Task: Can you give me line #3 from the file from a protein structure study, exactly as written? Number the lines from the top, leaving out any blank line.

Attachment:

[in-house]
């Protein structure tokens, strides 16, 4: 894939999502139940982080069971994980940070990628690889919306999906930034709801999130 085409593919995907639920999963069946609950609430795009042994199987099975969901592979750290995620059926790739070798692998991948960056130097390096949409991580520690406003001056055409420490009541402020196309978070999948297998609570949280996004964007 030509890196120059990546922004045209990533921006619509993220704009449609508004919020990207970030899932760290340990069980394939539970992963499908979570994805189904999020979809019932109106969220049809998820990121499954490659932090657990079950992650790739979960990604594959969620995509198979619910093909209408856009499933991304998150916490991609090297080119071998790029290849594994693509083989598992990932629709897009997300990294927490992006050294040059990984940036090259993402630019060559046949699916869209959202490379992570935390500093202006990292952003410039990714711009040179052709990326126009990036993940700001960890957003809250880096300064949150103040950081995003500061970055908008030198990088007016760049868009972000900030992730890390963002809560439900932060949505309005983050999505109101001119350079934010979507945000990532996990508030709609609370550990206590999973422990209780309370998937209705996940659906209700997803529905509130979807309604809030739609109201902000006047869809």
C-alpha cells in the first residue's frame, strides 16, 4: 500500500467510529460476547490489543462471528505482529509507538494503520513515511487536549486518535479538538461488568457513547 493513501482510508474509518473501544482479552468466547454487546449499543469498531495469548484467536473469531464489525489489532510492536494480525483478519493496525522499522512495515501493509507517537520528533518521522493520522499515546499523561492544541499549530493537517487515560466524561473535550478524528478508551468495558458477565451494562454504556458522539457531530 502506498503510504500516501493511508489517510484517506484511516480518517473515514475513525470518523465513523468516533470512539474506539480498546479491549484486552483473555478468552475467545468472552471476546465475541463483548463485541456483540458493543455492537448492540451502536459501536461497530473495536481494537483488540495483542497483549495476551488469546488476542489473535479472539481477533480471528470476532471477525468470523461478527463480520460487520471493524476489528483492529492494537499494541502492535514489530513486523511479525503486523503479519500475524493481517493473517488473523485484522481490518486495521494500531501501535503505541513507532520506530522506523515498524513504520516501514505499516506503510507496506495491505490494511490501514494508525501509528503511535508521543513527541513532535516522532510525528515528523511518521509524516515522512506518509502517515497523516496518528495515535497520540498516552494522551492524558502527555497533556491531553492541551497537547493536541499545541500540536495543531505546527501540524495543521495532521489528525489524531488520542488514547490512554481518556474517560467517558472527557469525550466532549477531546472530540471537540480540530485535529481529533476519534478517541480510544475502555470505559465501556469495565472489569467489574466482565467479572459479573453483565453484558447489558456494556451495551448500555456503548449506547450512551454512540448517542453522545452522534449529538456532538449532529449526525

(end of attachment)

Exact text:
C-alpha cells in the first residue's frame, strides 16, 4: 500500500467510529460476547490489543462471528505482529509507538494503520513515511487536549486518535479538538461488568457513547 493513501482510508474509518473501544482479552468466547454487546449499543469498531495469548484467536473469531464489525489489532510492536494480525483478519493496525522499522512495515501493509507517537520528533518521522493520522499515546499523561492544541499549530493537517487515560466524561473535550478524528478508551468495558458477565451494562454504556458522539457531530 502506498503510504500516501493511508489517510484517506484511516480518517473515514475513525470518523465513523468516533470512539474506539480498546479491549484486552483473555478468552475467545468472552471476546465475541463483548463485541456483540458493543455492537448492540451502536459501536461497530473495536481494537483488540495483542497483549495476551488469546488476542489473535479472539481477533480471528470476532471477525468470523461478527463480520460487520471493524476489528483492529492494537499494541502492535514489530513486523511479525503486523503479519500475524493481517493473517488473523485484522481490518486495521494500531501501535503505541513507532520506530522506523515498524513504520516501514505499516506503510507496506495491505490494511490501514494508525501509528503511535508521543513527541513532535516522532510525528515528523511518521509524516515522512506518509502517515497523516496518528495515535497520540498516552494522551492524558502527555497533556491531553492541551497537547493536541499545541500540536495543531505546527501540524495543521495532521489528525489524531488520542488514547490512554481518556474517560467517558472527557469525550466532549477531546472530540471537540480540530485535529481529533476519534478517541480510544475502555470505559465501556469495565472489569467489574466482565467479572459479573453483565453484558447489558456494556451495551448500555456503548449506547450512551454512540448517542453522545452522534449529538456532538449532529449526525